Some of the names associated with Tallac were George P. Tallant, Lloyd Tevis, George A. Pope, E.J. “Lucky” Baldwin, Dextra Baldwin Winter, and Walter S. Heller.  These were California royalty, with large fortunes originating in mining, real estate, transportation, gambling, oil, and banking.  Baldwin, who owned the hotel, struck it rich in silver mines and built the Santa Anita racetrack.  His granddaughter, Dextra Baldwin Winter, was married to a founder of Richfield Oil. Lloyd Tevis owned at various times in his life, steamship, telegraph, water, and iron companies, streetcar lines, vast ranch lands, controlling interest in Wells Fargo Bank, and considerable mine holdings, including the Anaconda copper strike (later sold to John D. Rockefeller).  Pope was one of the country’s largest lumber barons.  

Today, the Tallac mansions and grounds are overseen by the United States Department of Agriculture Forest Service.  On its website, we learn that “Between June and September you may join a Tallac interpreter for heritage programs, guided walks, building tours, demonstrations, behind the scenes peeks, and more.”  Among the “more” is the Gatsby Festival:

The Gatsby Festival is a two-day event at the Tallac Historic Site held each year the second weekend in August. Throughout the weekend a variety of activities take place on the Pope and Baldwin Estates – vintage car shows, wandering musicians and jugglers, a raffle, special sales of period appropriate items and sale of the annual Gatsby poster. Past issues of the poster have become collector items; be sure to come early to get yours. The event is staffed by volunteers, many dressed in Gatsby era costumes.

Sunday afternoon of each Gatsby Festival, the Tahoe Heritage Foundation holds the annual Gatsby Tea from 2-4pm. Volunteers decorate and host tea tables and serve Gatsby era sweets and savories. The highlight of the afternoon is the fashion show of vintage clothing; themes have ranged from “pack for a cruise” to “summer at the Lake” to “wedding trouseau.”

The other patrician summer residence we saw was Vikingsholm, on the shore at the head of Emerald Bay.  This home was built by some 200 workmen in 1928 and 1929 for Lora J. Knight. It has thirty-eight rooms, and as the name suggests, it was constructed in a Scandinavian style.  Mrs. Knight and her architect traveled to Norway, Denmark, Finland, and Sweden to plan the house.  Then the craftsmen hand-hewed the wood, did intricate wood carvings, forged metals, painted, and built furniture.  Everything was done on a lavish scale, reminiscent of some of the things Hearst had done at his castle:

Outstanding features of the exterior of Vikingsholm include round granite boulders embedded in mortar typical of stone churches and castles built in the 11th century in Southern Sweden; massive hand hewn timbers characteristics of those used by the early Norsemen; carvings around the doors adapted from carvings that bordered old church entrances; carvings extending along roof ridges with dragon heads crossing at the roof peaks and a sod roof seeded with wildflowers. The interior of the house also carries out the Scandinavian motif, such as: delicate paintings on ceilings and walls, Nordic fireplaces located throughout the home, and two intricately carved “dragon” beams, modeled on beams that hung originally in very old Viking castles, hanging from the ceiling in the living room.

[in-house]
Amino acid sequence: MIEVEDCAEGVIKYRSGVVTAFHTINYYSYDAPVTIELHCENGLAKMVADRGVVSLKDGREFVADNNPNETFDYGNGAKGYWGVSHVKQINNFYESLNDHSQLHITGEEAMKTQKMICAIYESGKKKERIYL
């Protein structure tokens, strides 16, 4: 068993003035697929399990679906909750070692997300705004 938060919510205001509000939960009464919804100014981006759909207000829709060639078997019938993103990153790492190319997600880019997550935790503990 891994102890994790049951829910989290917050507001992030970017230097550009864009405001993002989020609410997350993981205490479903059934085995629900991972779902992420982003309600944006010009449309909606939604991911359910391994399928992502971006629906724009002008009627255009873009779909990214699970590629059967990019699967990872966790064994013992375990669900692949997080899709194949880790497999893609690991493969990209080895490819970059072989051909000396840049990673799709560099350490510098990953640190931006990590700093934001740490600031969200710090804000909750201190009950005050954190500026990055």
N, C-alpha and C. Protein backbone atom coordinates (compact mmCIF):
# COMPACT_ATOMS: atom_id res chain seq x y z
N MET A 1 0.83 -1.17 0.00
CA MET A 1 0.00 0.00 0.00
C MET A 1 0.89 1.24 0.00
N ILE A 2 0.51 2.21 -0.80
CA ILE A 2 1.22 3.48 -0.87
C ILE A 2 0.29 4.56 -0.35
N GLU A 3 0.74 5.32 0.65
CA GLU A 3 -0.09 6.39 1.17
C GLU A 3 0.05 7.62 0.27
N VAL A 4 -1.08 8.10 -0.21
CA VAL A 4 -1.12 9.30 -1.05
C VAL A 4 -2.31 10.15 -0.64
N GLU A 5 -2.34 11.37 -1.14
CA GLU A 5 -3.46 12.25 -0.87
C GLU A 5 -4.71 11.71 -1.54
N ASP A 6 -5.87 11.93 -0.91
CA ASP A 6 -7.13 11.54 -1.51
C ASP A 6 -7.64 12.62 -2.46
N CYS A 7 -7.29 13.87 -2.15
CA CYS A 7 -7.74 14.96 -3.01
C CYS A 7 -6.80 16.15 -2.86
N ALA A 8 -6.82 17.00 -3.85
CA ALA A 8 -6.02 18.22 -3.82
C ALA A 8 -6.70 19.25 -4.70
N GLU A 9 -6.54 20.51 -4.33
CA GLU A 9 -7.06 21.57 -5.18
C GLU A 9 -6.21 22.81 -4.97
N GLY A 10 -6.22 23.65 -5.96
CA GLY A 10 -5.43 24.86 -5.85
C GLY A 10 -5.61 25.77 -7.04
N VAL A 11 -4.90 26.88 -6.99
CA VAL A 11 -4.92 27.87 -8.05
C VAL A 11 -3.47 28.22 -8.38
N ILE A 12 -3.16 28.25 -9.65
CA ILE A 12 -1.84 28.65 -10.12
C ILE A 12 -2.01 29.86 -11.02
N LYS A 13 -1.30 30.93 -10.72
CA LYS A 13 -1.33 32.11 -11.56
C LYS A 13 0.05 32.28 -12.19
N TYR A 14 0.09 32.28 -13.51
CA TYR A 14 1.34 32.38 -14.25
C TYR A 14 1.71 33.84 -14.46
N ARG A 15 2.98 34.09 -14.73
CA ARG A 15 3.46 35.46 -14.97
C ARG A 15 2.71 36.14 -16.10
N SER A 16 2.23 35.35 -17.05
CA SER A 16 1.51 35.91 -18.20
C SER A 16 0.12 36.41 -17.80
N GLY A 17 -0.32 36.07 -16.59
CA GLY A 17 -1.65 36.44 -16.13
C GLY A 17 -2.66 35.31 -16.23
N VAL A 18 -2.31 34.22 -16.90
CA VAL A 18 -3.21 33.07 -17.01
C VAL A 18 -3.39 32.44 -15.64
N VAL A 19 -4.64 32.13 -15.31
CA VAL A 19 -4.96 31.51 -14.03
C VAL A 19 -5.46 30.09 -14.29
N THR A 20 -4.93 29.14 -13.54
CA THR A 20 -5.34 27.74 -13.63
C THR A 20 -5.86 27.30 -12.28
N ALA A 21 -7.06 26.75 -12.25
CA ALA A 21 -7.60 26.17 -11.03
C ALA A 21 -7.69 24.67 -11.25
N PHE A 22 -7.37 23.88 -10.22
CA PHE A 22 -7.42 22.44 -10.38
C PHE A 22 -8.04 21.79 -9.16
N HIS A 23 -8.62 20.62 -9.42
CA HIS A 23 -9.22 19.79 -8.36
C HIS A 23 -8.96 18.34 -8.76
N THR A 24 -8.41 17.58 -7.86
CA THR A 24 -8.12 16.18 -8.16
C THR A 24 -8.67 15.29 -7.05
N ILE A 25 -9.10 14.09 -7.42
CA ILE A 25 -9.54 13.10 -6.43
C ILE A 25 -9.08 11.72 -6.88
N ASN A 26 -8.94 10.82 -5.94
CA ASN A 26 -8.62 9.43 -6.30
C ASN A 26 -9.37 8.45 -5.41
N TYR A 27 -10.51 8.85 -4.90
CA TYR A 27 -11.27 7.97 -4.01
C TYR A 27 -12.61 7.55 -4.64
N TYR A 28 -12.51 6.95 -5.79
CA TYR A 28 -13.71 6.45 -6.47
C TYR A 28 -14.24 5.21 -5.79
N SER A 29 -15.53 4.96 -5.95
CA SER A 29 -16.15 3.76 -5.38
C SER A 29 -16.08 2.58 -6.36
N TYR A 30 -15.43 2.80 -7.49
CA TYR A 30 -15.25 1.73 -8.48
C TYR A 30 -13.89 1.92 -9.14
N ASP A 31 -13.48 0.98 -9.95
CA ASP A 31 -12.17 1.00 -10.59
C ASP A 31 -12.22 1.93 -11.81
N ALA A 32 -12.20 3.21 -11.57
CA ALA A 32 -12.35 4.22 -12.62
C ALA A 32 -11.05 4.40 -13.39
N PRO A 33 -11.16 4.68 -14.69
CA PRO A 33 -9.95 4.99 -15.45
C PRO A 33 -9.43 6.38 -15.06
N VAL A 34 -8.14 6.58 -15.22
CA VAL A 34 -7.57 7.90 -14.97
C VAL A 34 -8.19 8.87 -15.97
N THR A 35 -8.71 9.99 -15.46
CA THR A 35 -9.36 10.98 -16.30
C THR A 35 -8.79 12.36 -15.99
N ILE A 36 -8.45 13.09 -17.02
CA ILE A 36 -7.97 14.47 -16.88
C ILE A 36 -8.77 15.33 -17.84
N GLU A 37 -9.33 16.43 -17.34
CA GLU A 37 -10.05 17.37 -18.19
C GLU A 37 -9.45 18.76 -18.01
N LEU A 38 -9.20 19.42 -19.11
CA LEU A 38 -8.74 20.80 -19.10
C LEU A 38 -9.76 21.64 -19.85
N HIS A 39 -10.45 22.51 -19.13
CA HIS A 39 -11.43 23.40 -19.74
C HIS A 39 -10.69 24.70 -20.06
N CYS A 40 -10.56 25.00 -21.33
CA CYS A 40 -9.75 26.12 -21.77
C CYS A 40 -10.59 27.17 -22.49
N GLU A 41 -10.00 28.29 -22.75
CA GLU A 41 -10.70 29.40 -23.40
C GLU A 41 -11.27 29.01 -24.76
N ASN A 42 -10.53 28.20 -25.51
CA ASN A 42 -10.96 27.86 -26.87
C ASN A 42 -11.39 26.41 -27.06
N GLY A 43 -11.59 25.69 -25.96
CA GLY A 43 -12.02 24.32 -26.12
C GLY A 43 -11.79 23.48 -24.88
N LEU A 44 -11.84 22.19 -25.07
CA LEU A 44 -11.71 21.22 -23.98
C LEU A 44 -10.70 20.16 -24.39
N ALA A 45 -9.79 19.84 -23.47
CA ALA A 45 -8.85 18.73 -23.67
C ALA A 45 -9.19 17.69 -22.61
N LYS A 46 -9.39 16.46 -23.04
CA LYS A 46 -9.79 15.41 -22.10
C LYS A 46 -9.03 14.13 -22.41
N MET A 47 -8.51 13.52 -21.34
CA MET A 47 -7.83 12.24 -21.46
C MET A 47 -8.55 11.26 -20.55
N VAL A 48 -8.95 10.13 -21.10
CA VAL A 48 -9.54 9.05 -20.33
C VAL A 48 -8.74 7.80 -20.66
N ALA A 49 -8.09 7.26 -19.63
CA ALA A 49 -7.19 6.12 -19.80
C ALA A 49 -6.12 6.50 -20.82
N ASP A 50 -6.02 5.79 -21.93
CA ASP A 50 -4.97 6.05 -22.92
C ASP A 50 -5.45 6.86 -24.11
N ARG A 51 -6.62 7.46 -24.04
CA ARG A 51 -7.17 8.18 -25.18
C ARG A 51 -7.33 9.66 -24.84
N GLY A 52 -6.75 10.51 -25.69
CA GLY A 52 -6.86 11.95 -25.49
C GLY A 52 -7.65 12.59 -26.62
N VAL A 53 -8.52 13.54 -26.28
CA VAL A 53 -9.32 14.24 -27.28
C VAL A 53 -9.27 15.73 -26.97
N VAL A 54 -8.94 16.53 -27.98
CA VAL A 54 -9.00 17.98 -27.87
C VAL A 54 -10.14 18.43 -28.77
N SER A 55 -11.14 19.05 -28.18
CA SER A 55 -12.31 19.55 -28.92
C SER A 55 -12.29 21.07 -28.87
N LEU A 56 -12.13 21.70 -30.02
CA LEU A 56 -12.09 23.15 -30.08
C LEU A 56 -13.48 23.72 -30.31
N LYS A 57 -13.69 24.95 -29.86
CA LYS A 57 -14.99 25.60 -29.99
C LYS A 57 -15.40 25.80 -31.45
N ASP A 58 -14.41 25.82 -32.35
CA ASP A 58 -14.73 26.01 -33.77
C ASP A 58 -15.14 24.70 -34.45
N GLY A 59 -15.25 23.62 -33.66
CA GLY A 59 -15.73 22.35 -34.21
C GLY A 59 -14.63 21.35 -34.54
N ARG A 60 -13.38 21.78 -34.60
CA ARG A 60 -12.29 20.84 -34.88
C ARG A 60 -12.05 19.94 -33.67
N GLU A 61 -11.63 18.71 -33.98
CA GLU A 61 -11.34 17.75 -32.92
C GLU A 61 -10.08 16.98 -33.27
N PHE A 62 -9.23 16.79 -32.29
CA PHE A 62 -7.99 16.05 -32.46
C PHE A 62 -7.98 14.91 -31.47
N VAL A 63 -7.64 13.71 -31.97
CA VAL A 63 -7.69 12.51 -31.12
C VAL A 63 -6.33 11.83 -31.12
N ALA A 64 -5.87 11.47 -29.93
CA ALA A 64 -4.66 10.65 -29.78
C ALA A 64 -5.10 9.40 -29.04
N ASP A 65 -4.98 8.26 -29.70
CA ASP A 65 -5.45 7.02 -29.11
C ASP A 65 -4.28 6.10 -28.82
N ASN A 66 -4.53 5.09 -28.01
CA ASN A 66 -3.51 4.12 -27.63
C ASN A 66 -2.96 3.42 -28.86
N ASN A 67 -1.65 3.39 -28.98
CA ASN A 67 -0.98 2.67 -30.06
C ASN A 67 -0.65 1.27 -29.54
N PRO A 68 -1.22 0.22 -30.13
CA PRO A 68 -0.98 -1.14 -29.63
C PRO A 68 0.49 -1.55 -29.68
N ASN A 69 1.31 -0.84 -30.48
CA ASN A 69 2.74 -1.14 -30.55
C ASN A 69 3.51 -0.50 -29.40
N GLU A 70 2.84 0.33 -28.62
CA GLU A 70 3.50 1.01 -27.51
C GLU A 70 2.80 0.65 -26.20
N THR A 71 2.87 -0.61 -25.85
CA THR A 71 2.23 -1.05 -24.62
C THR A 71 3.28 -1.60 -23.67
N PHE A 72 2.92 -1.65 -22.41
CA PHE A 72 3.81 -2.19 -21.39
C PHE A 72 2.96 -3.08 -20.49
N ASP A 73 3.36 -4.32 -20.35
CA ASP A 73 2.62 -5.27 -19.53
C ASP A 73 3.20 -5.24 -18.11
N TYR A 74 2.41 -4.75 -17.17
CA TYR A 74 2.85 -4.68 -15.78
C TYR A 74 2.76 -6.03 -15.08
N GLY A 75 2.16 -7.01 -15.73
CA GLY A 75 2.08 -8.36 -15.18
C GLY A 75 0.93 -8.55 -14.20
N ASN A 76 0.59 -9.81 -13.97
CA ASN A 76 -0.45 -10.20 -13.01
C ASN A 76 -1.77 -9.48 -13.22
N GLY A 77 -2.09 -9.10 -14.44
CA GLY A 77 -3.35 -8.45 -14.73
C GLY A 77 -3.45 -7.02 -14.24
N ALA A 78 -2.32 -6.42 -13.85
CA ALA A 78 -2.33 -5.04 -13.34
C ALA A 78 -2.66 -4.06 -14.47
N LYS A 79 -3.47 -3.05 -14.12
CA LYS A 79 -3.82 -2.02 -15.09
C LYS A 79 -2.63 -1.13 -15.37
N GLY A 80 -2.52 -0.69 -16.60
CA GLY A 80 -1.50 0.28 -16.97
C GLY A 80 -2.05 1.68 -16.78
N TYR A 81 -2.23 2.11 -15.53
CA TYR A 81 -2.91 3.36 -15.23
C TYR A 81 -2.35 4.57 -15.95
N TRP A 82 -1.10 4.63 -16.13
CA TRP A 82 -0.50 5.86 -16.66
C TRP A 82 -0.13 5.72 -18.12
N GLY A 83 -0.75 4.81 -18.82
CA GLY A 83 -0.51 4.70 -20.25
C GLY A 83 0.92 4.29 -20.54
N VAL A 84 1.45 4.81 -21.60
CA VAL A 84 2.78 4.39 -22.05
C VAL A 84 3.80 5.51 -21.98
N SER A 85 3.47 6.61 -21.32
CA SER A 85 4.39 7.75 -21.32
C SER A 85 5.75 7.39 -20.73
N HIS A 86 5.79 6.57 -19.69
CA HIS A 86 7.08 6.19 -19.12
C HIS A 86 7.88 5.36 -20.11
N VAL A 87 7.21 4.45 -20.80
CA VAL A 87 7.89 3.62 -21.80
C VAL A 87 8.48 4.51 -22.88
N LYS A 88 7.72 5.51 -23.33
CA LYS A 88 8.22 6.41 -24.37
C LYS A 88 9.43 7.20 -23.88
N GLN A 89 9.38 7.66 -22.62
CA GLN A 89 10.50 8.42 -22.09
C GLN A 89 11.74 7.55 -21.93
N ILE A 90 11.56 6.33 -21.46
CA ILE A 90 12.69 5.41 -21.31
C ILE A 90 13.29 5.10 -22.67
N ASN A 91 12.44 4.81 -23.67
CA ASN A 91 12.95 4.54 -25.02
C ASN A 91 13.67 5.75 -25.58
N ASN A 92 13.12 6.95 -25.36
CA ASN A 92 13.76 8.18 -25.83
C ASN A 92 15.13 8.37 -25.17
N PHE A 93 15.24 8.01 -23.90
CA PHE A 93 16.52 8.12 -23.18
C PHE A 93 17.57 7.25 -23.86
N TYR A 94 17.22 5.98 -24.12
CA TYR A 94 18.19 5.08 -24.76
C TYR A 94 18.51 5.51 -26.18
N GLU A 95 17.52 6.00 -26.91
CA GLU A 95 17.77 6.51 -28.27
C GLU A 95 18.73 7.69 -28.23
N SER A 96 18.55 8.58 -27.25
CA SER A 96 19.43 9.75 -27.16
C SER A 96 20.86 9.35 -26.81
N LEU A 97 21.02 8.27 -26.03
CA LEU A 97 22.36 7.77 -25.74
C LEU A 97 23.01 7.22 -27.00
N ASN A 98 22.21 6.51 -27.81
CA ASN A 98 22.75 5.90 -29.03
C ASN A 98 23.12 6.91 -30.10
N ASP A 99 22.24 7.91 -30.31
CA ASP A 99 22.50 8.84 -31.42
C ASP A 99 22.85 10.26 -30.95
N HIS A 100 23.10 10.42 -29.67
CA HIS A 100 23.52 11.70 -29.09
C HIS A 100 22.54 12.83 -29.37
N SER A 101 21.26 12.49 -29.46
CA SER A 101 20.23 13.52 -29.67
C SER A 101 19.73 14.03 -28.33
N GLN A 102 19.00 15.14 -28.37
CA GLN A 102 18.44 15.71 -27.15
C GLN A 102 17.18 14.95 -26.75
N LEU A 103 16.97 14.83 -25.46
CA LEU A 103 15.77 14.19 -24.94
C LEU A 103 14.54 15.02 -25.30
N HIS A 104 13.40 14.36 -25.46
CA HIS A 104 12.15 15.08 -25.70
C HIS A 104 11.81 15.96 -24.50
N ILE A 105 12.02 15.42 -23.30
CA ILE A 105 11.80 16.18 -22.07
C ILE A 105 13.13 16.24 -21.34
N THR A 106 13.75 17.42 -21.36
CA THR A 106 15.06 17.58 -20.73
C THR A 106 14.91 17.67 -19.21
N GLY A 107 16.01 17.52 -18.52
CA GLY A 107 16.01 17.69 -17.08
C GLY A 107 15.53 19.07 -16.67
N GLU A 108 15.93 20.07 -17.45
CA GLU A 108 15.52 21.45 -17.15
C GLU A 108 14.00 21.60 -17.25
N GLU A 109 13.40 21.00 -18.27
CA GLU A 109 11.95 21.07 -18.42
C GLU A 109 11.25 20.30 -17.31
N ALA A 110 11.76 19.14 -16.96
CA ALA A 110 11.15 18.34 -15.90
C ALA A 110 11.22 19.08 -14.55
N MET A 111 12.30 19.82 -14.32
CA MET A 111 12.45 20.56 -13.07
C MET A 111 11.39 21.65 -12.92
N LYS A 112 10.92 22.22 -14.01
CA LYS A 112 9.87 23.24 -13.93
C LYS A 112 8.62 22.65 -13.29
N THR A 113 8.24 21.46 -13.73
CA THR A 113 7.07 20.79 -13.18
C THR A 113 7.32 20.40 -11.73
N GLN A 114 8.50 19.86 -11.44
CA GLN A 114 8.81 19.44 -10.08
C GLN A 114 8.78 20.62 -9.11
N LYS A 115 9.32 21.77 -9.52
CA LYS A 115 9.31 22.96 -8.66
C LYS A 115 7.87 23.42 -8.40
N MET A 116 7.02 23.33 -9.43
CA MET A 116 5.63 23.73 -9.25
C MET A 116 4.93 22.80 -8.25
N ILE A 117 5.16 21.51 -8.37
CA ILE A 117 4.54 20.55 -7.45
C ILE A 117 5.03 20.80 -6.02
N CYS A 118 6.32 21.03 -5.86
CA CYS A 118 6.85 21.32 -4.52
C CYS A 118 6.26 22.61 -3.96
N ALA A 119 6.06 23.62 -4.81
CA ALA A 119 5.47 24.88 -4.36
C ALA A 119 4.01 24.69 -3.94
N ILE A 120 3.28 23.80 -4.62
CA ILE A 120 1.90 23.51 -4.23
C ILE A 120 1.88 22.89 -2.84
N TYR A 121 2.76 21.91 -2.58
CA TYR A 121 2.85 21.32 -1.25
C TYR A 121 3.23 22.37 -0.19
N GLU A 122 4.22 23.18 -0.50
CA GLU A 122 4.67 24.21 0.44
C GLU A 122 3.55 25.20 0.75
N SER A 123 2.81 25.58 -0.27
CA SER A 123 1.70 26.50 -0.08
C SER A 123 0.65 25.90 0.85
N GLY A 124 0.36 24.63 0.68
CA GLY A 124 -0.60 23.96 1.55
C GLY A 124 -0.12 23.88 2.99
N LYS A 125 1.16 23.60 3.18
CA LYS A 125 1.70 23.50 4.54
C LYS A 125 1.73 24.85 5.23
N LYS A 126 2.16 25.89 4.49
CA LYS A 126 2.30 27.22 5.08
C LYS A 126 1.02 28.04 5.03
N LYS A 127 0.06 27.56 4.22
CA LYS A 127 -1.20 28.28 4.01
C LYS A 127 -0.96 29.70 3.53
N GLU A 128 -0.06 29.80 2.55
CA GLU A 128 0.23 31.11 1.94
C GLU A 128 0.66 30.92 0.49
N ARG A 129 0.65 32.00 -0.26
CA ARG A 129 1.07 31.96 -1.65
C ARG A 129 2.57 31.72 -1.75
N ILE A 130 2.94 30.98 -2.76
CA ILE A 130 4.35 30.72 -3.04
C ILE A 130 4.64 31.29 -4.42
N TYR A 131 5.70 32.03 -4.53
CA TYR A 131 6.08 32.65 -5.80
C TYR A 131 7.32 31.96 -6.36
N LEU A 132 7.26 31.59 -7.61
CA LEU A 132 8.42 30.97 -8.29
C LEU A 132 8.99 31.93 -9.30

When she couldn’t buy a particular antique, she had an exact duplicate made, even having the craftsman copy scratches and wood aging on a piece of furniture.

Mrs. Knight stayed at Vikingsholm each year from mid-June to mid-September, along with an entourage of fifteen servants, including “her private secretary, personal maid, cook, assistant cook, pantry maid, serving maid, upstairs maid, chauffeur, assistant chauffeur, and laundry women.”  She enjoyed entertaining, and even had a stone tea house built on top of the small island that sits in the bay a short distance from shore (see image).

Lora J. Knight had a great deal of money. In the 1880s, she married James Moore, who along with his brother William, had controlling interest in such companies as National Biscuit, Continental Can, Diamond Match, Union Pacific, and Rock Island Railroad.  Moore died, and she later married wealthy stockbroker Harry French Knight.

When Vikingsholm became a public property, the government contemplated tearing it down.  However, a private foundation was formed to save it.  Today, this group raises money to supplement pubic funding, so that the house can be properly maintained, tours conducted, and special events held.